Dimitri, a young Greek actor, is enjoying the lucky break of his life- a part in an international production, a romance with his beautiful half-German co-star and shooting on an idyllic Greek island. His only concern is that he has to part from Anita for a few days to visit a nearby island and scatter his uncle’s ashes, fulfilling the dying wish of a man who had refused to set foot on his birthplace while alive. Coupled with his mother’s entreaties not to reveal his identity to anyone once there and a family history clouded in secrecy, Dimitri anxiously sets off determined to carry out his uncle’s wishes and return to Anita as soon as possible.
His visit on the island sparks a chain of events that stir up the past and slowly reveal what truly happened to his family there during the Second World War. In a strange twist of fate the ill-fated love affair of Eleni and Manolis casts its shadow some seventy years on, as Dimitri and Anita are brought face to face with secrets an island has been keeping for far too long.
Told as two parallel, intertwined stories and based on true events, Cave of Silence moves seamlessly between past and present, spinning a tale of love, passion, betrayal, and cruelty.
Can real love survive through time even though the people that shared it have been gone? Is it possible for a man and a woman to fall crazily in love today and become the sequence of a love that took place 70 years ago?
“The reader, like a viewer at an open-air cinema, watches the plot’s rapid twists and turns unfold through the artfully chosen sentences crafted by this young writer…”
Book review by Effrosyni Moschoudi
I knew Kostas Krommydas as an actor from his career on Greek TV (and now from The Durrells of Corfu in the UK too) but only recently discovered that he is also a wonderful writer with a great following in my country of Greece. When this book, being one of the author’s Greek bestsellers, was translated into English, I jumped at the chance to read it, especially as it was based on a true story – something that intrigued me further.
If I were to describe this book in one word, I’d say it’s ‘cinematographical’. I guess I should have expected nothing less from a fine actor such as Krommydas; his story has created a host of vivid images in my head that I still can’t shake…some are happy and tender, others are tragic and heartbreaking. As I read I felt like I was there on the tiny island where the story unfolded for the most part. The terrible atrocities that the Germans carried out on the island just before they departed at the end of the war filled me with upset, just thinking that this might have happened in real life. For a few days after finishing the book, the injustice and the tragic end of some of the characters continued to haunt me…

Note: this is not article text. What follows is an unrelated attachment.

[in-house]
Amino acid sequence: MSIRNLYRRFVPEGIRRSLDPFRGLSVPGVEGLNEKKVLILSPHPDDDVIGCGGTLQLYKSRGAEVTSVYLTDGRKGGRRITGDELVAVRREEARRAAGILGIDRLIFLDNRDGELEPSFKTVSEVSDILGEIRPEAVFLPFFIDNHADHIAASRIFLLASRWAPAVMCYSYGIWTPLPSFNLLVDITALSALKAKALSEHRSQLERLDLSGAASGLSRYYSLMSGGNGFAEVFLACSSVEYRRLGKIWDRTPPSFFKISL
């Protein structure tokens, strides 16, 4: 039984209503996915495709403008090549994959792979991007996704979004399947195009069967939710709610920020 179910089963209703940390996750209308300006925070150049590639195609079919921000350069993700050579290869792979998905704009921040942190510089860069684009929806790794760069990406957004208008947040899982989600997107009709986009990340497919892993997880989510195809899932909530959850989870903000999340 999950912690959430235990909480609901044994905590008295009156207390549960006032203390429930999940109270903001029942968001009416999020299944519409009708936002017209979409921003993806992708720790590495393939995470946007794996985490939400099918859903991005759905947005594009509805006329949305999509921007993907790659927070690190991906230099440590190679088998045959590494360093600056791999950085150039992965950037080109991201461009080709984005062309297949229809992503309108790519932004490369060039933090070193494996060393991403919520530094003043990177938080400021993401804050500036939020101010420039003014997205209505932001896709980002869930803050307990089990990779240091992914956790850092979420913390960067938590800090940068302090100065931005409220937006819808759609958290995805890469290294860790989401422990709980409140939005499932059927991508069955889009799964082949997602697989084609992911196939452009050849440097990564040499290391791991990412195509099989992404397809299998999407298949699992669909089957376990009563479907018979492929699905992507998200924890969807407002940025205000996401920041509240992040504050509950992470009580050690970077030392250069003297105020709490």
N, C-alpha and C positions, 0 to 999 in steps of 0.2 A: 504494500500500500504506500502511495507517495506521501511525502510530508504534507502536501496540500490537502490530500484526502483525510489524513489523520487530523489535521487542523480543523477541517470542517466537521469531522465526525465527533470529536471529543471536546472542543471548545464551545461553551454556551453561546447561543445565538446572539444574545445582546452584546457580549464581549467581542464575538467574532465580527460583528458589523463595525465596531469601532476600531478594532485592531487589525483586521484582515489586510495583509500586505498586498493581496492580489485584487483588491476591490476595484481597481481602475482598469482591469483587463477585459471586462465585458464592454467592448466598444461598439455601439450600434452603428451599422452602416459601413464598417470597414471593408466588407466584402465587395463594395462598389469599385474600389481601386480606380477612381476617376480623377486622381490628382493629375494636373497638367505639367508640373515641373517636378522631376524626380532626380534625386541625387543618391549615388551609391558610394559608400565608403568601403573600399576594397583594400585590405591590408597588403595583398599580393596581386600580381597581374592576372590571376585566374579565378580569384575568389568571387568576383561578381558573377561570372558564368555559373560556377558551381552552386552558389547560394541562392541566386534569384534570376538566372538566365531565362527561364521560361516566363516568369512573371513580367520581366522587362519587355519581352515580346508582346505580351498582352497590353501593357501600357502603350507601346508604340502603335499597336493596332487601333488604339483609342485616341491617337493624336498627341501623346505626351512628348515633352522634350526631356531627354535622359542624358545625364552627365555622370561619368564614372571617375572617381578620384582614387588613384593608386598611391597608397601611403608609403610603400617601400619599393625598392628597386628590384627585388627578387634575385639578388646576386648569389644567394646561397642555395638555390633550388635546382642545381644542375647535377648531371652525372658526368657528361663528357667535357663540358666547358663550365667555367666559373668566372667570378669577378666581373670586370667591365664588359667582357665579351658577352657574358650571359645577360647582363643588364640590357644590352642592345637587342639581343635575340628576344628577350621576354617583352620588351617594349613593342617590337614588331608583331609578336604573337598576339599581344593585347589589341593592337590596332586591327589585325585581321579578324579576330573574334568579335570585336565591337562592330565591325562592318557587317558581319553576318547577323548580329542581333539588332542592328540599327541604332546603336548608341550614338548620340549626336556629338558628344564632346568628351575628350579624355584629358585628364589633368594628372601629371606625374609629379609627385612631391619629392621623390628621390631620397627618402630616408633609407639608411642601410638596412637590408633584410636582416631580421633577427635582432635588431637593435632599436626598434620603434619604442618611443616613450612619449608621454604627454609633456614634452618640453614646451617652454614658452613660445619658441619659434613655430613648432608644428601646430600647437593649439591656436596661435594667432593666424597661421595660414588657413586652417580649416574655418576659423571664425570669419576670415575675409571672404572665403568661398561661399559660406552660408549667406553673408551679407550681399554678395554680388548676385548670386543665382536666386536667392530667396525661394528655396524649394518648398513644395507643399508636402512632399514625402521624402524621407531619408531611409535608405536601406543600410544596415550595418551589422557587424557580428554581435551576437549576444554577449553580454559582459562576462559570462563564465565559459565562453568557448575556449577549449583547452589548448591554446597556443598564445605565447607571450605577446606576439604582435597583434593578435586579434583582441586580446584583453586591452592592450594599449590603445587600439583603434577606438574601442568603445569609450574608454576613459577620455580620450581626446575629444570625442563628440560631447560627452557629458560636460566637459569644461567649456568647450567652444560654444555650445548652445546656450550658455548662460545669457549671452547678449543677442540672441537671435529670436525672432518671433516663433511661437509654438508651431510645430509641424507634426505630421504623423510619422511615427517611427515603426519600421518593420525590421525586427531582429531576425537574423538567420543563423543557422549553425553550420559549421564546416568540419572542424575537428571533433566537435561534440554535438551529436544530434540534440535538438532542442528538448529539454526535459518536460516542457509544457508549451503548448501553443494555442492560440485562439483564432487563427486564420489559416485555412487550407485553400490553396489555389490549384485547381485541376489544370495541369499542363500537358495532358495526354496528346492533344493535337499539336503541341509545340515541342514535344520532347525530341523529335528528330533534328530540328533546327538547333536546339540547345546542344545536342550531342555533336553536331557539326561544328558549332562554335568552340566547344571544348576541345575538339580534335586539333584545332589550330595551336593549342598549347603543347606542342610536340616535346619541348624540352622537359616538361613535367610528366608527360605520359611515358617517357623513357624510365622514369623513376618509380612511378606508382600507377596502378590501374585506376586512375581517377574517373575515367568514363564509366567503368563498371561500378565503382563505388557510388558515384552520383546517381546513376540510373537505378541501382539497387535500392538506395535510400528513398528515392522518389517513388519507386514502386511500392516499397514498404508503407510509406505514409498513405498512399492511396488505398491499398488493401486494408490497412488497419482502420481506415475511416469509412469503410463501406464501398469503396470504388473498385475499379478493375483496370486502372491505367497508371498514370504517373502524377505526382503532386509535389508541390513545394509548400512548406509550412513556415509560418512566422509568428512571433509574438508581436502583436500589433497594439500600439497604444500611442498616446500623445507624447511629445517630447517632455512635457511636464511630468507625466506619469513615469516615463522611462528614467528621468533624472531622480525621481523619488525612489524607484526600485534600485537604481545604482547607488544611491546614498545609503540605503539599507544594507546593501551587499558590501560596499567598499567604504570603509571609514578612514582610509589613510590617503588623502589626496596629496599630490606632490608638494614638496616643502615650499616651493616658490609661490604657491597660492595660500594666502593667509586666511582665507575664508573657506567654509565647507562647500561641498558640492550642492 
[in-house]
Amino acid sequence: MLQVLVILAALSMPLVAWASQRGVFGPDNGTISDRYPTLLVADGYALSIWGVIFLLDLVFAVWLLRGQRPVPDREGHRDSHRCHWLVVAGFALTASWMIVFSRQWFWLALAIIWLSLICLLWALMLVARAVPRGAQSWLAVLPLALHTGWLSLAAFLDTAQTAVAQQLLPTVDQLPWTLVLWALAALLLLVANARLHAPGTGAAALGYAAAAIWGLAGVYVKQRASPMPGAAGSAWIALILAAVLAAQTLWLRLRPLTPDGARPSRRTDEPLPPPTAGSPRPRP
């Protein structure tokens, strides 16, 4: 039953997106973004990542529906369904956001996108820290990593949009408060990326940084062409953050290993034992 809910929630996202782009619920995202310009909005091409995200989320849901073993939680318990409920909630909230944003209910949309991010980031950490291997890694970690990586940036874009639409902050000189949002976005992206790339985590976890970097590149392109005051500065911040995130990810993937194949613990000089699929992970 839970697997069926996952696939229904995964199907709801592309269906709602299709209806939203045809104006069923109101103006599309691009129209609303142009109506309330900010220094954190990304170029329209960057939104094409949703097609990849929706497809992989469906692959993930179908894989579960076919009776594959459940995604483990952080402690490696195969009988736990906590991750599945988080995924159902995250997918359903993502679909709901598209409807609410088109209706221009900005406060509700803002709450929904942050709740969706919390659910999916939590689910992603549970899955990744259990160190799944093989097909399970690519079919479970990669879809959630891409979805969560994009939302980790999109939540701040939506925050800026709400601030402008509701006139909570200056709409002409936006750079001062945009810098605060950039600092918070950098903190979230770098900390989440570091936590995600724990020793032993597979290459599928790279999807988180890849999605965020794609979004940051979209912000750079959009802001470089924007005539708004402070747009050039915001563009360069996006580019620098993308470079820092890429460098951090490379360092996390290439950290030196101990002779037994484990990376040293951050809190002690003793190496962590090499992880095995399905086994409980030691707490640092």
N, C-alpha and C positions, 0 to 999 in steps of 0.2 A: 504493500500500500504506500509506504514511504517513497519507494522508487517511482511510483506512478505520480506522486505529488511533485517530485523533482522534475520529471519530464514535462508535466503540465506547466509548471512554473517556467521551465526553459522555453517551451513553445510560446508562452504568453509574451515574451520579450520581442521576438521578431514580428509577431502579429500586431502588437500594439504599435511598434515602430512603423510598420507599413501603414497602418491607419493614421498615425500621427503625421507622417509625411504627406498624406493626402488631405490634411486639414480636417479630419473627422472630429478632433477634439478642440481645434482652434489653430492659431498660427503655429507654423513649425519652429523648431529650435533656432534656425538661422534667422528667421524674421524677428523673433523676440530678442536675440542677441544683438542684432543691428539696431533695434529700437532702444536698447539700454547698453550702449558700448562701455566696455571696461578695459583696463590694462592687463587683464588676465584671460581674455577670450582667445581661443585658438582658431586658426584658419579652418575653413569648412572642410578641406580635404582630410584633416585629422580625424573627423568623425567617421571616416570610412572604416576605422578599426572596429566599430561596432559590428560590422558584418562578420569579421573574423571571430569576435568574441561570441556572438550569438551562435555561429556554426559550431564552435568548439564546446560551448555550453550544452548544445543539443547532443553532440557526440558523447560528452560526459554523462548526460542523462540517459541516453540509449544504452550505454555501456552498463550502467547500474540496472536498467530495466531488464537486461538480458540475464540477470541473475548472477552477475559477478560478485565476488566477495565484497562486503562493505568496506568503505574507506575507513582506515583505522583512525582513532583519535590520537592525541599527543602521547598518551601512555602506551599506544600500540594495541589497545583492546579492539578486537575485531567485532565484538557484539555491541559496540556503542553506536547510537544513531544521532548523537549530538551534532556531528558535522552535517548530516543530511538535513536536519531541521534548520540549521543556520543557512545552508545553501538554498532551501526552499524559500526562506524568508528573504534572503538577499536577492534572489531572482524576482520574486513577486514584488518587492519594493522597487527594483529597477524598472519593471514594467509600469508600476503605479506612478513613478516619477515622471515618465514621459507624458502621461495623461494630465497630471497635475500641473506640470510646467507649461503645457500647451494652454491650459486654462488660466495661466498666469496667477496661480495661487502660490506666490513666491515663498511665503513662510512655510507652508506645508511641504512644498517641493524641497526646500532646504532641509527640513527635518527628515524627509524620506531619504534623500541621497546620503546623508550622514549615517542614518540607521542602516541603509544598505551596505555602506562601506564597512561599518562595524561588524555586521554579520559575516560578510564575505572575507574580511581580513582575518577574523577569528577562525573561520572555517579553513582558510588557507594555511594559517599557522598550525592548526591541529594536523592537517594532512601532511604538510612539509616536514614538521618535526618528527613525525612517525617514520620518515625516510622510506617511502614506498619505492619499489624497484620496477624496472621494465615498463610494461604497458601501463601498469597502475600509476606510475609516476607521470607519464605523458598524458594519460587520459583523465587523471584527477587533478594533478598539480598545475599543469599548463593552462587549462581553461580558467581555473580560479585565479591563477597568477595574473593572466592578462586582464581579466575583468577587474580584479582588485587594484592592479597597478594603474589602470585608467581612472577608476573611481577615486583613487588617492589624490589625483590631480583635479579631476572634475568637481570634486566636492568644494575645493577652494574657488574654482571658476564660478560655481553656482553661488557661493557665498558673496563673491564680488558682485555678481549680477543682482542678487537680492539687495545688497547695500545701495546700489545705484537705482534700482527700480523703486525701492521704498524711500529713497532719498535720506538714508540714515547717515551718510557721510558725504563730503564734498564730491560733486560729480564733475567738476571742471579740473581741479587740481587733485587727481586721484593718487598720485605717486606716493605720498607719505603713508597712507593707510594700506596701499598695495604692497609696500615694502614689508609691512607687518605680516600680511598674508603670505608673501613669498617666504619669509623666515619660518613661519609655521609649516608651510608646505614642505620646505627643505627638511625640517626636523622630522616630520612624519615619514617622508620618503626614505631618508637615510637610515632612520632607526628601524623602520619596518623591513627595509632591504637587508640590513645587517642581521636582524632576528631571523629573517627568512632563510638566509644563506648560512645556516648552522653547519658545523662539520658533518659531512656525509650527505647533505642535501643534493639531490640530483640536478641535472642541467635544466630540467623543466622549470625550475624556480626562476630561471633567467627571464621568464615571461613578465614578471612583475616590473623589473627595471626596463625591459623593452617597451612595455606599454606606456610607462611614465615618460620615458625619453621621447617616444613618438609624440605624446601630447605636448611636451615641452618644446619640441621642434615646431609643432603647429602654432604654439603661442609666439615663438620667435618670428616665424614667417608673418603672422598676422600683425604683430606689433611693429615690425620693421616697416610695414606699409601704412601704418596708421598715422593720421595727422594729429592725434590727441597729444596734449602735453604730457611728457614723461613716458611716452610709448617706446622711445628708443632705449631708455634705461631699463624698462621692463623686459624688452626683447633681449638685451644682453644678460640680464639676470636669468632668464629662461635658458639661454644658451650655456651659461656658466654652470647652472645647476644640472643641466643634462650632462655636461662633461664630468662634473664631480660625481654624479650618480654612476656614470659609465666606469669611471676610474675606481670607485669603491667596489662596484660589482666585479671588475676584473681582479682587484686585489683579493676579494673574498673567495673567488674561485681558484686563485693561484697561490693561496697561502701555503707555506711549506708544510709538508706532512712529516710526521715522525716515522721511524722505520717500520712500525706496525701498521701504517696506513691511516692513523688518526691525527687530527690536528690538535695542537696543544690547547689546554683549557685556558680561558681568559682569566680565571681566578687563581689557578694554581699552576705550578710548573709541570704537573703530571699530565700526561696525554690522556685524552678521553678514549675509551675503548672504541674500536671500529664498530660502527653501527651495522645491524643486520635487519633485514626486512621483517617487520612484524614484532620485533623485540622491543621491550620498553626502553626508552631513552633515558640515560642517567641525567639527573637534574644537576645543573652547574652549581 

I love historical fiction, and tragic family stories with dark secrets as it is, but this book certainly stands out for the masterful storytelling, the multi-dimensional characters and the flow that is continuous and smooth. I found the book hard to put down, up until the last page, the two timelines merging seamlessly, the characters feeling so lifelike I wished there was a contact at the end of the book so I could write to the real family behind this novel and offer my sincere condolences. But I cannot do that; I can only speak for this book and say that it is one of the best books of WWII Greek fiction I have ever read. For drama and originality, I personally put it up there with Bernières’ Captain Corelli’s Mandolin… I highly recommend you pick up this book and see where it takes you. It certainly filled my mind with sunny skies and generous views of the Aegean. I will definitely read more from this author.
Highly cinematographical… a heart-rending WWII story set on a tiny Greek island
I’m not a regular romance reader, but Cave of Silence caught my attention for a number of reasons, not least of which the fact it’s based on real events. Hard as it is to believe, the series of unlikely coincidences is real, and Krommydas does an excellent job of putting it all to paper. The story takes place in Greece for the most part, which is strangely appropriate given the part destiny plays in the heroes’ lives. Indeed, one might say that fate is the real protagonist of this story, along with the Island; a place reluctant to share its secrets are unearthed only gradually and reluctantly.
Krommydas writes in an immediate way, interplaying between the first-person point of view for the hero and a third-person one for the heroine. The book can be a bit of a slow burn at first, starting off in an idyllic setting. Don’t let that fool you, though: it becomes increasingly harder to put it down as it progresses and the past starts casting its long shadow on
I am an avid reader of History – both non-fiction and fiction – so this novel was perfect for me! It was an intense read – I could hardly put it down over the four days it was by my bed except of course to go into work!! The “realization” that Eleni and Manolis’ love was being reincarnated through Dimitri and Anita’s relationship was the constant thread as the tragic yet seemingly inevitable story unfolded through the pages – it drives the reader onward to the end. I enjoyed it immensely! If you love Greece, if you love history, if you love tragic romance – this book is for you.